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The Army Public Health Center has updated its COVID-19 website with a number of pet-related frequently asked questions. Army veterinarians say it is important to stay tuned to reputable sources when navigating topics related to animals and pets. 

There have been a few news stories recently about human-to-animal transmission of the virus that causes COVID-19, raising concerns from some pet owners about how to properly care for and safely interact with pets during social distancing. The Army Public Health Center has updated its Covid website with a number of pet-related frequently asked questions.

The first positive animal test in the U.S. was in early April, in a Malayan tiger at the Bronx Zoo in New York. Public health officials presume the cat became mildly sick after being exposed to a zoo employee who was actively shedding virus. Two dogs and a cat in Hong Kong; a cat in Belgium, and more recently, two cats in New York were reported to the World Organization for Animal Health, after testing positive for the virus.

“In all cases, it is believed that the virus was transmitted to the animals after close contact with a COVID-19 positive human and animals showed very mild signs of disease,” said Lt. Col. Sara Mullaney, an APHC veterinarian and division chief for Veterinary One Health. They work with other health professionals on preventing and surveillance of animal, zoonotic and foodborne diseases.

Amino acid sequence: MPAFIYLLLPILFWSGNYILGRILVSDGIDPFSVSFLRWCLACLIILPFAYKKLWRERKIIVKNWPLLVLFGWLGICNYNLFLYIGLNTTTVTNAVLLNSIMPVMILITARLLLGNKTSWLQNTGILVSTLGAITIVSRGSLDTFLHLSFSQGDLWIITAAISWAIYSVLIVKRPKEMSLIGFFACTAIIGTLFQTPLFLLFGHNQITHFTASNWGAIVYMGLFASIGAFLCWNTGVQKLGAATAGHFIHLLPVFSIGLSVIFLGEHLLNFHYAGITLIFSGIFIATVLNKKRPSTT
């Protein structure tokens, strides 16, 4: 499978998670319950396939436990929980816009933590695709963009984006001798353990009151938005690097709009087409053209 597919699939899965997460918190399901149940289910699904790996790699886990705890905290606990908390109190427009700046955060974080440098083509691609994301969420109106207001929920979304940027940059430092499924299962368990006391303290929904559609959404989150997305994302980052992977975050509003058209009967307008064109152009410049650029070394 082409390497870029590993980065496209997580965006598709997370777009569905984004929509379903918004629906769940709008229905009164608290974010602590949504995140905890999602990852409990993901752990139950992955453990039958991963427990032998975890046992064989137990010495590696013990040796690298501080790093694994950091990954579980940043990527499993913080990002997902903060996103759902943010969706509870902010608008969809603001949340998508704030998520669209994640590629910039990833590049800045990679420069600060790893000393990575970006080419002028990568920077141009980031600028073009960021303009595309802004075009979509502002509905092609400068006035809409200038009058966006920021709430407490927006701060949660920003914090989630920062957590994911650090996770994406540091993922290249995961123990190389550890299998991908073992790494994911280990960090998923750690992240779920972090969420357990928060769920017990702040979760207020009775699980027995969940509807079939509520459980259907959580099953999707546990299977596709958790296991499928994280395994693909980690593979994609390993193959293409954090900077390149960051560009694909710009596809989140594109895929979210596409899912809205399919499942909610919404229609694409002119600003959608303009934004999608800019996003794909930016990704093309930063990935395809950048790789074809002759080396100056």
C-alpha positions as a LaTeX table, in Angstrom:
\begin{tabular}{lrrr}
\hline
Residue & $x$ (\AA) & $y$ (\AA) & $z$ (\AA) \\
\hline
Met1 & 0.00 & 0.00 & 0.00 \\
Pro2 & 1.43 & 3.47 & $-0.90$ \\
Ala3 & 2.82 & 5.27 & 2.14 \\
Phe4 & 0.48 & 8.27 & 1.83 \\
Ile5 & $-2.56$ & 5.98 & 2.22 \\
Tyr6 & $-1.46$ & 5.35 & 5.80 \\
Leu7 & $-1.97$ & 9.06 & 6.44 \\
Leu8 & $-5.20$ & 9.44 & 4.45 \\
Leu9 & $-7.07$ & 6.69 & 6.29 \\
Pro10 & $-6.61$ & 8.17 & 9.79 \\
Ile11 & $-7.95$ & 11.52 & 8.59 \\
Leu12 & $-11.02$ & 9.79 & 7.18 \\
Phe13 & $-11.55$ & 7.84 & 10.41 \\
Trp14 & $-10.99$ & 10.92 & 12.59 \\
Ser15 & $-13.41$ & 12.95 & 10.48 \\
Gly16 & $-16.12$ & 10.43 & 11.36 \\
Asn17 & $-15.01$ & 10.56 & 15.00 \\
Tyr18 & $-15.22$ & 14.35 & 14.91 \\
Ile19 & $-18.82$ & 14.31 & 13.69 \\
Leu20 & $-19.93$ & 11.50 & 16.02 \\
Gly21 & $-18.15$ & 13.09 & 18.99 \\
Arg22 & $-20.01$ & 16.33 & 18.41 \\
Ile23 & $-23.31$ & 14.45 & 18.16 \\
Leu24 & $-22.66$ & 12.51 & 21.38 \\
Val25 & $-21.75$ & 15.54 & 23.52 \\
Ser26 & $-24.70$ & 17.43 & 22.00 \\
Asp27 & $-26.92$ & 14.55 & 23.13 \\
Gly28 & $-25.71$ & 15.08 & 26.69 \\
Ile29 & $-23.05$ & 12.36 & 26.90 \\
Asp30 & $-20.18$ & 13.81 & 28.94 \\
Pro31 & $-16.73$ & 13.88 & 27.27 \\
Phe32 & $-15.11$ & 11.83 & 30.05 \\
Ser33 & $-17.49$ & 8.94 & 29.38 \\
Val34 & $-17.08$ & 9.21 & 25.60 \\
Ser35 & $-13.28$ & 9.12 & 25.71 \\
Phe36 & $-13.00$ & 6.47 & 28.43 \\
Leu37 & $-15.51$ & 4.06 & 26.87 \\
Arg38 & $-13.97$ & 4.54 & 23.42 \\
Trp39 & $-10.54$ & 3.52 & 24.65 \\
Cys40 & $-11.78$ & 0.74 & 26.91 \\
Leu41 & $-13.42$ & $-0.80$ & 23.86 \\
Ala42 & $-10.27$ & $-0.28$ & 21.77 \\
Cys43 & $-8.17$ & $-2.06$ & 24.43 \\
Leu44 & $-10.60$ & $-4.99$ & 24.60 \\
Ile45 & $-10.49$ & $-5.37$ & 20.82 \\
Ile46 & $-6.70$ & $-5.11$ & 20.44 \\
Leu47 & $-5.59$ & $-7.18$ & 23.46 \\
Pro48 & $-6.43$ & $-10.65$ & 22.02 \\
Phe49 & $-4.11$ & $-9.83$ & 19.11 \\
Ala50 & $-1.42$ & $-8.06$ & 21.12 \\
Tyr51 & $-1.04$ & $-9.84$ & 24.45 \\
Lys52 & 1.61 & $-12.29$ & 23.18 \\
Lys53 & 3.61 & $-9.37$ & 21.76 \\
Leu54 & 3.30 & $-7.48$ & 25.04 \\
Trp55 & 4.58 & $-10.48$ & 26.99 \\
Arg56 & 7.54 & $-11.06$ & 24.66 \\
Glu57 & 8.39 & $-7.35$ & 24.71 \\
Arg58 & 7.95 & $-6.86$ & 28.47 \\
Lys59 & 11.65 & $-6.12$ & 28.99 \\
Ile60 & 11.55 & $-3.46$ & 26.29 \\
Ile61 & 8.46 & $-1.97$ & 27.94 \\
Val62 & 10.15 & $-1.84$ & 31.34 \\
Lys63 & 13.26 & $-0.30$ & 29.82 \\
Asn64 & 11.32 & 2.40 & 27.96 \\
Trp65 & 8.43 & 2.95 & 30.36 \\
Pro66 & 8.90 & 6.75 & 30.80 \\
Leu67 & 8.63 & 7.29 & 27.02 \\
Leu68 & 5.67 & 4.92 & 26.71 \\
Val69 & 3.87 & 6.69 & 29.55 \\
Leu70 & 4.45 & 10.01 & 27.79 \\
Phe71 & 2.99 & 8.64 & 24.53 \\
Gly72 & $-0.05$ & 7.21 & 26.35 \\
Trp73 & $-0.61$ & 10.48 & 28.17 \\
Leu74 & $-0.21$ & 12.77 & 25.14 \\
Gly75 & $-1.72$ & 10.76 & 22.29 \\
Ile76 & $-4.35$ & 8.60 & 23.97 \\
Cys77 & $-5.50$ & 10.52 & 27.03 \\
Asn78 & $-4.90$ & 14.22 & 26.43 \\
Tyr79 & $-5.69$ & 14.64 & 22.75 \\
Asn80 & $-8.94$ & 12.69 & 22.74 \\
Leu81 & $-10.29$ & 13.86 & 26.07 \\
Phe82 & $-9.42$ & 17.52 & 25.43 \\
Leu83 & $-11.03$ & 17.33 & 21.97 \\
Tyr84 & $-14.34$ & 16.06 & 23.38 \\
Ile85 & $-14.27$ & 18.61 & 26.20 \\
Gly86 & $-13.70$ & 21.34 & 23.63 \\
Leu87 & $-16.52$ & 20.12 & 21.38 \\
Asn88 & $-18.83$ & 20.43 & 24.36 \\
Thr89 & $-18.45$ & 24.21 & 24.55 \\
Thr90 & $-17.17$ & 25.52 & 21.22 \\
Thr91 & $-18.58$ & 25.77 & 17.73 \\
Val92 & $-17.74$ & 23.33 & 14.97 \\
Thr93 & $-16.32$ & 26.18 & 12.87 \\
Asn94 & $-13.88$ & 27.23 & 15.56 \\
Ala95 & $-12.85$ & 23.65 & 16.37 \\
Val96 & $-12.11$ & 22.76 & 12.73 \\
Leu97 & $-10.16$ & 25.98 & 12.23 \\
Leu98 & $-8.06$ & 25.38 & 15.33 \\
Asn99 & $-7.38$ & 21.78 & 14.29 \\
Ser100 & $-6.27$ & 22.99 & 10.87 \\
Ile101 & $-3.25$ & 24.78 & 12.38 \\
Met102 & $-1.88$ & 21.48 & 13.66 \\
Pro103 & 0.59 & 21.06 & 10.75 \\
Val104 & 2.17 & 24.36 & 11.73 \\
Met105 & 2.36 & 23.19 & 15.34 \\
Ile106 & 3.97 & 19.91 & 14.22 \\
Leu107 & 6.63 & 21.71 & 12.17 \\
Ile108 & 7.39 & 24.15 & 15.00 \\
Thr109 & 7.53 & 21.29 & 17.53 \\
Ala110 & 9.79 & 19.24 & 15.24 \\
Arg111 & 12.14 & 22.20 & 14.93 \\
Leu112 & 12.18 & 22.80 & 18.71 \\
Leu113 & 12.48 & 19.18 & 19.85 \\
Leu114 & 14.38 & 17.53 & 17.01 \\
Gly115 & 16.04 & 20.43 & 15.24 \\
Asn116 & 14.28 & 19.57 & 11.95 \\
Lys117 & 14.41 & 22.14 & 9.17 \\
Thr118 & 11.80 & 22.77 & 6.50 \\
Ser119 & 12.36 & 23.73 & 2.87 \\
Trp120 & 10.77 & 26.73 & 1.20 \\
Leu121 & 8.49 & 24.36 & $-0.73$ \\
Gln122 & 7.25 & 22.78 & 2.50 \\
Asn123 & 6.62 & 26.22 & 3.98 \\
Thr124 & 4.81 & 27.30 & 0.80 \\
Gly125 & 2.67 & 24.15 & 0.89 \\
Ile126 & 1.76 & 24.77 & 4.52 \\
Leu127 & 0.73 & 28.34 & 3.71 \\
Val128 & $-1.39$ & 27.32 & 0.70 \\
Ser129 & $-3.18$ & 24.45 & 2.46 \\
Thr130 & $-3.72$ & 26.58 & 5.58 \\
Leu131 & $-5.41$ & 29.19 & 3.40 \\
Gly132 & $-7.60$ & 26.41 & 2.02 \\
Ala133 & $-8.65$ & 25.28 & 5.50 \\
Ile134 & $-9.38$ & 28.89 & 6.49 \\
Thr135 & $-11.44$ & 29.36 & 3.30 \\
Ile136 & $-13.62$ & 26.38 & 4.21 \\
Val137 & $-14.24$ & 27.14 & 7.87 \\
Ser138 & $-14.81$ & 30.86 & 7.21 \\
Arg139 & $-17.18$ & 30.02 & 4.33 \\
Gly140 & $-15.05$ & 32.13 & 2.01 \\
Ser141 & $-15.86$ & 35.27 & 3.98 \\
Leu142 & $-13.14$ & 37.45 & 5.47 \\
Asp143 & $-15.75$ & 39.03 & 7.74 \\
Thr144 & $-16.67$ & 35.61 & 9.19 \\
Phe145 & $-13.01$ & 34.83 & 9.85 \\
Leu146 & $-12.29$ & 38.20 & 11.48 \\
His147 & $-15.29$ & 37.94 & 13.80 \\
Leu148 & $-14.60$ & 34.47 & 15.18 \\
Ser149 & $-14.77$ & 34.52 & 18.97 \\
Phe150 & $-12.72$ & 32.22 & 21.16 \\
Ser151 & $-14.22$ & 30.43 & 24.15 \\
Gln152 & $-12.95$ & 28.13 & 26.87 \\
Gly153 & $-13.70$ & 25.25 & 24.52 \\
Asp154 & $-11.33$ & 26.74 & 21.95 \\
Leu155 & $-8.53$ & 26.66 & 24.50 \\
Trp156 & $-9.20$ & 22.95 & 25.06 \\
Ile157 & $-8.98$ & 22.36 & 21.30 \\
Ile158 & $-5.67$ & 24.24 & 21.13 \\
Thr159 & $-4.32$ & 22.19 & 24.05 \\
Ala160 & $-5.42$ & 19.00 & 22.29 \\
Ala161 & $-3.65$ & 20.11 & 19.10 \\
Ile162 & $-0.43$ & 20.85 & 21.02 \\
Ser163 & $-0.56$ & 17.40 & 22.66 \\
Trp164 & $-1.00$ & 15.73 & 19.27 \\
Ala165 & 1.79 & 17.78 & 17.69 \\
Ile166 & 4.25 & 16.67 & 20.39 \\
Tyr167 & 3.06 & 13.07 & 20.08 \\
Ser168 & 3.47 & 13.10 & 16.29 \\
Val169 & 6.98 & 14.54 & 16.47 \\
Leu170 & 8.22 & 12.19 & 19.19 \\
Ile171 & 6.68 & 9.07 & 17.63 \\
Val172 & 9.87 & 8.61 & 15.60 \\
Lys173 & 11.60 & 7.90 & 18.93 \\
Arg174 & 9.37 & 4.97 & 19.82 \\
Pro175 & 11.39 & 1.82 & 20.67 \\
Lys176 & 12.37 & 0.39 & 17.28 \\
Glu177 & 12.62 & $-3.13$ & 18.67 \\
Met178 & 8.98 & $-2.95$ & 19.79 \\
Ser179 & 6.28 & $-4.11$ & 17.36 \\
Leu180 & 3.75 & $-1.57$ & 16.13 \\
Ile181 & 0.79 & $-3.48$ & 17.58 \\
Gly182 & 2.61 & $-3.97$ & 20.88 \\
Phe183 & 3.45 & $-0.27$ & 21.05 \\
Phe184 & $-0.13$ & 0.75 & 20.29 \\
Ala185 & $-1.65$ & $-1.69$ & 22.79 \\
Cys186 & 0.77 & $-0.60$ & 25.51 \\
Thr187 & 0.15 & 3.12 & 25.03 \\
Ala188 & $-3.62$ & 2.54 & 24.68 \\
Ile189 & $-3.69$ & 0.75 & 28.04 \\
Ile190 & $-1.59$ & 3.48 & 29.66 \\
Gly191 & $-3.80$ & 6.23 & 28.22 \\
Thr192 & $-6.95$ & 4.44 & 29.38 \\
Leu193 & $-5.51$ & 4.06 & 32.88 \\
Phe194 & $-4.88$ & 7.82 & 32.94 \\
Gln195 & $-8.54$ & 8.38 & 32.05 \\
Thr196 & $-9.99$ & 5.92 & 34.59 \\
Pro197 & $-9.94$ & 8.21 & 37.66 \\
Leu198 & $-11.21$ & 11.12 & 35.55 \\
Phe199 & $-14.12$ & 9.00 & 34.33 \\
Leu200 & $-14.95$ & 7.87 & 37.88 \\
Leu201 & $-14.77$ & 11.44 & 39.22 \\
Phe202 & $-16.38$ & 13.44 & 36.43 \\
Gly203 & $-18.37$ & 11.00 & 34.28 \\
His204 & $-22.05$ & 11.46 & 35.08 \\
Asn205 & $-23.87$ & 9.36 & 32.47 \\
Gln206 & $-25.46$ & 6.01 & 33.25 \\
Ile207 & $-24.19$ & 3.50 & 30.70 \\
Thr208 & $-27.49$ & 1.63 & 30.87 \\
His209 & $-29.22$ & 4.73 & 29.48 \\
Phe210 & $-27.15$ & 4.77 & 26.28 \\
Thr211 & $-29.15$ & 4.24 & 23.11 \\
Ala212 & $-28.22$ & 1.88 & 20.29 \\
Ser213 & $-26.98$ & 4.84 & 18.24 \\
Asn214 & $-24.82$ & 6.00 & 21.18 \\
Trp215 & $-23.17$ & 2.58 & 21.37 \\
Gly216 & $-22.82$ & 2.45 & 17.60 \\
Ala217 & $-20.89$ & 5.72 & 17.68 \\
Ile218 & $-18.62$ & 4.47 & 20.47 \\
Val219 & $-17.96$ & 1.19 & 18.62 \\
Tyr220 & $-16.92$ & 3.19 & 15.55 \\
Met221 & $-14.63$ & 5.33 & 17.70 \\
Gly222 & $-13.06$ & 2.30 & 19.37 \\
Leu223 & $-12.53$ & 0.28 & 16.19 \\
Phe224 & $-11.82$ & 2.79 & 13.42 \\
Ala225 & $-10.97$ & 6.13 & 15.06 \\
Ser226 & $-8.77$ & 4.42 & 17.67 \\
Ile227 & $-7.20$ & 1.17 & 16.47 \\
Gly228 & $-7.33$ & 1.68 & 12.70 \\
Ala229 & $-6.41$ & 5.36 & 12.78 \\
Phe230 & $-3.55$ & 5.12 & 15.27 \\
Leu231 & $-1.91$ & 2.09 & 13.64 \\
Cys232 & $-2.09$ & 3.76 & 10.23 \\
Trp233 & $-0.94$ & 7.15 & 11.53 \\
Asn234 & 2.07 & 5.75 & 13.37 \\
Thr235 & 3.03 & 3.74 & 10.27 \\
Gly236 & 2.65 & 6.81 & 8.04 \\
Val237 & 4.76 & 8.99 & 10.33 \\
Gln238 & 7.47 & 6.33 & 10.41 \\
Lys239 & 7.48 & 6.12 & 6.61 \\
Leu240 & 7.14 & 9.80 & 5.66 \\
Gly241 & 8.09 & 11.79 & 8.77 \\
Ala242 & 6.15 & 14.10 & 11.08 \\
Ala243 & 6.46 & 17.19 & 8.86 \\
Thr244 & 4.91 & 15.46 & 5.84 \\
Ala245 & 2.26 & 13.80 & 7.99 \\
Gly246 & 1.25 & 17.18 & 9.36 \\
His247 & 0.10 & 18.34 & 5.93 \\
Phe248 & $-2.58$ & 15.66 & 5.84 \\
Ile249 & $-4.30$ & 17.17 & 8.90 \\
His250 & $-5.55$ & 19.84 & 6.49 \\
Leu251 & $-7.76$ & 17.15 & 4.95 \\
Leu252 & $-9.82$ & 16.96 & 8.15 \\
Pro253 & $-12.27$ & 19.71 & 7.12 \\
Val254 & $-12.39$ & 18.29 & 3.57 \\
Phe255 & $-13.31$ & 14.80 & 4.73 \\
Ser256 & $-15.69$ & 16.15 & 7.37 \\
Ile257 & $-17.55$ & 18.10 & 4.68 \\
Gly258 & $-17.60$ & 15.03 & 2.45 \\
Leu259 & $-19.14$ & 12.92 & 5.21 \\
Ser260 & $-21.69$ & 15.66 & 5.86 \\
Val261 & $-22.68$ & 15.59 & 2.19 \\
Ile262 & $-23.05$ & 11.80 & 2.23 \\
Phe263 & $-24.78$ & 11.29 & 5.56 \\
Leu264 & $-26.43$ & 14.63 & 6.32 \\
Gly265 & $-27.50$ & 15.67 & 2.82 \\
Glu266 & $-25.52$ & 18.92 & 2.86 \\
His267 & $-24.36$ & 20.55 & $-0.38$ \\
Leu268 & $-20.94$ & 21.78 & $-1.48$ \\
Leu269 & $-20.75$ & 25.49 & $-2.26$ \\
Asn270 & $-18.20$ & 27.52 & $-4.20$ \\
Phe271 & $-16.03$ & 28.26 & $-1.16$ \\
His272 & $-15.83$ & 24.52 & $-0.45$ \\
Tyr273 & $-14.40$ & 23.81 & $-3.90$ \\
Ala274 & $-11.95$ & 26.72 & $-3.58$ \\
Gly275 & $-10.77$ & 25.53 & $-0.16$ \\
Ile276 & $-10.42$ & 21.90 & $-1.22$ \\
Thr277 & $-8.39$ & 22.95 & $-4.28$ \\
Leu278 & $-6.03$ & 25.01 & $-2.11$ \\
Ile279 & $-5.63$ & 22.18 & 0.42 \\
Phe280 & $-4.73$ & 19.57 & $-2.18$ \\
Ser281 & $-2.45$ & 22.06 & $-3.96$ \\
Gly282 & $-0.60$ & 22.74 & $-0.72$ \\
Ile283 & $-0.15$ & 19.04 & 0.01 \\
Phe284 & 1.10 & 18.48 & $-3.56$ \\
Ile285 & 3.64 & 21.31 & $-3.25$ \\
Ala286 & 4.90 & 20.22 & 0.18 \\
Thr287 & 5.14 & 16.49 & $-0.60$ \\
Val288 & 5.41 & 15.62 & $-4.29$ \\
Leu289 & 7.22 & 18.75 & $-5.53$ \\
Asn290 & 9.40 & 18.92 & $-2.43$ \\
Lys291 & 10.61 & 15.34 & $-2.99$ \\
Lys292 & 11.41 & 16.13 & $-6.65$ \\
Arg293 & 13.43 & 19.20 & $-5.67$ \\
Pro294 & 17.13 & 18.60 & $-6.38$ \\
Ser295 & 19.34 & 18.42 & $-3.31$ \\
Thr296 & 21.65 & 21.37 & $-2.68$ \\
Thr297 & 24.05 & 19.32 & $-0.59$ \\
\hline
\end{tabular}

“At this time, there is no evidence that companion animals, including pets, can spread COVID-19 to people or that they might be a source of infection in the U.S,” she said.

Studies are underway to investigate human-to-animal transmission in multiple animal species, said Col. Derron A. Alves, deputy director of APHC’s Veterinary Services and Public Health Sanitation Directorate. However, most of the studies, so far, have involved experimental infection of animals with the virus that don’t always reflect natural conditions, so more studies are needed to understand the infectious behavior of the virus between species.

“There are other types of coronaviruses that can make pets sick, like canine and feline coronaviruses,” said Alves. These relatively older viruses have been researched extensively, and we know they cannot infect people and are not related to the coronavirus responsible for the current COVID-19 outbreak.

In addition, because animals can spread other diseases to humans, it is always a good idea to practice healthy habits around pets and other animals, like washing hands before and after feeding or petting; and maintaining good hygiene, Mullaney said. These healthy habits are especially important in immunocompromised or ill individuals most susceptible to contracting other diseases.

Answers for pet owners’ COVID-19 frequently asked questions, under pets at phc.amedd.army.mil